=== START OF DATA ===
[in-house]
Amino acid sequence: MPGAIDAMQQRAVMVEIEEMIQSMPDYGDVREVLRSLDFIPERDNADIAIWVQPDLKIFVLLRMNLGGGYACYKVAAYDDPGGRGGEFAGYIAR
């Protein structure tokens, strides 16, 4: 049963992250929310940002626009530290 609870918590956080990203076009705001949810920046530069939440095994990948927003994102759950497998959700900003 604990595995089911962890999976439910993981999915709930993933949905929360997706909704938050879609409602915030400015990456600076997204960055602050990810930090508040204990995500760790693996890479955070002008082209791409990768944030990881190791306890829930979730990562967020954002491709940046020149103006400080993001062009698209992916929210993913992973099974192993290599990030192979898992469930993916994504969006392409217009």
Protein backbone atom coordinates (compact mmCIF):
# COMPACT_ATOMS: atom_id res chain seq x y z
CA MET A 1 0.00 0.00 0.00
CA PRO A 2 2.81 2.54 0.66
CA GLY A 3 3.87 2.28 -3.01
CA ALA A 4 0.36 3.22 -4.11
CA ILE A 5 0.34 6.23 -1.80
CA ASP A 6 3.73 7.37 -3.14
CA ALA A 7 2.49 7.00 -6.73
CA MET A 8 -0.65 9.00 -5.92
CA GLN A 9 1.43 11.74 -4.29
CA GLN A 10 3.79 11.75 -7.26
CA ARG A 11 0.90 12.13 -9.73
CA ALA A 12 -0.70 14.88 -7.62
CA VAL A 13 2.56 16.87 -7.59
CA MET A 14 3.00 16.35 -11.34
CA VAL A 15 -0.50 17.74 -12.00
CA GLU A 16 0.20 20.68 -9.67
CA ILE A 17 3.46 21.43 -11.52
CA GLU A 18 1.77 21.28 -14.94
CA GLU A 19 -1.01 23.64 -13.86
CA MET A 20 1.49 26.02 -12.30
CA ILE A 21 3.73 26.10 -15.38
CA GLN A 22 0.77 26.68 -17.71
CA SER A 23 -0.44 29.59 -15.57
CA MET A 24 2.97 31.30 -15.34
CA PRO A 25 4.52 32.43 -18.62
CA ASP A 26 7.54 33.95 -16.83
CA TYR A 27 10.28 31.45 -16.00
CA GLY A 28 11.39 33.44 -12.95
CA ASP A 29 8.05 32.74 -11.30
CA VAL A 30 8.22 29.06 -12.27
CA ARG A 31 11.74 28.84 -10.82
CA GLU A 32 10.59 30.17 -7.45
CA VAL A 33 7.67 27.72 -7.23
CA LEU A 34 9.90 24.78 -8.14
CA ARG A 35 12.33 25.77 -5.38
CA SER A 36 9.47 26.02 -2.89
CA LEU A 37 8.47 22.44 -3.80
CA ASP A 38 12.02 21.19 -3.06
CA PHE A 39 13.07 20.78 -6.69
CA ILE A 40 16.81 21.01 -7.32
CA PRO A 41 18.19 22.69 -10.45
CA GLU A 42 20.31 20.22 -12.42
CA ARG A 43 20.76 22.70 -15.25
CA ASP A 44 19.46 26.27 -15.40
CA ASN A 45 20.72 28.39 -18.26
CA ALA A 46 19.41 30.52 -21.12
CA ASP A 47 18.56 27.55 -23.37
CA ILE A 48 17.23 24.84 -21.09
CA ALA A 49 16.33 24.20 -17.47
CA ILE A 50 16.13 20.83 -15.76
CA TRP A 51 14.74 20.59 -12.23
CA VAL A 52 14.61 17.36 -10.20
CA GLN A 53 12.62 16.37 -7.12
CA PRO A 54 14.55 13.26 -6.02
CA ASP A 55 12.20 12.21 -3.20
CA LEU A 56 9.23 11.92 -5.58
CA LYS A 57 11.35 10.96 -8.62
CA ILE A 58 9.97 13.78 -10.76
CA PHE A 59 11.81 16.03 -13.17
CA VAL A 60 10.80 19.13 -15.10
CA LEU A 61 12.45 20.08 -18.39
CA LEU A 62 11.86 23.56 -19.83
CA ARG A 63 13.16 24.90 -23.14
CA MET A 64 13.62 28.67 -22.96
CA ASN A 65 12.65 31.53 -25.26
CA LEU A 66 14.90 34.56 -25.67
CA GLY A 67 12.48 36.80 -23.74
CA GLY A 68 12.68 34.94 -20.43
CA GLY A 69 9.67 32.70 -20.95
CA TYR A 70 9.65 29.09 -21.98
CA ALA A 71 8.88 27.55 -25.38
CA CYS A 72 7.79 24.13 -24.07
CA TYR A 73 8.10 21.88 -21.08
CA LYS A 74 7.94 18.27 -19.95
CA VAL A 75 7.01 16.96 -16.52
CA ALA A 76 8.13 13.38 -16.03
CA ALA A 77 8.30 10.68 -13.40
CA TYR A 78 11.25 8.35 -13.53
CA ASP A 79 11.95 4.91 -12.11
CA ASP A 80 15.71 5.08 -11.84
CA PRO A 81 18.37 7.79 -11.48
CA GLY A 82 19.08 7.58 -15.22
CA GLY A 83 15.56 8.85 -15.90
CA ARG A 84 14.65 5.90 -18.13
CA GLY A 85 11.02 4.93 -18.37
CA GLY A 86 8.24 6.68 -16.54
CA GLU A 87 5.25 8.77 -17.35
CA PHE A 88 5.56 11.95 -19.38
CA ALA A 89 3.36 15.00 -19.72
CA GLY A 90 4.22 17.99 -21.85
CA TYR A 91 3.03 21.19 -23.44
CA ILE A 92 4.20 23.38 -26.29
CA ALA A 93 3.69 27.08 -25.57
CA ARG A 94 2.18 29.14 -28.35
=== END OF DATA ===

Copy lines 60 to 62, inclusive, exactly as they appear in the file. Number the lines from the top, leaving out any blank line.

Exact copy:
CA ASP A 55 12.20 12.21 -3.20
CA LEU A 56 9.23 11.92 -5.58
CA LYS A 57 11.35 10.96 -8.62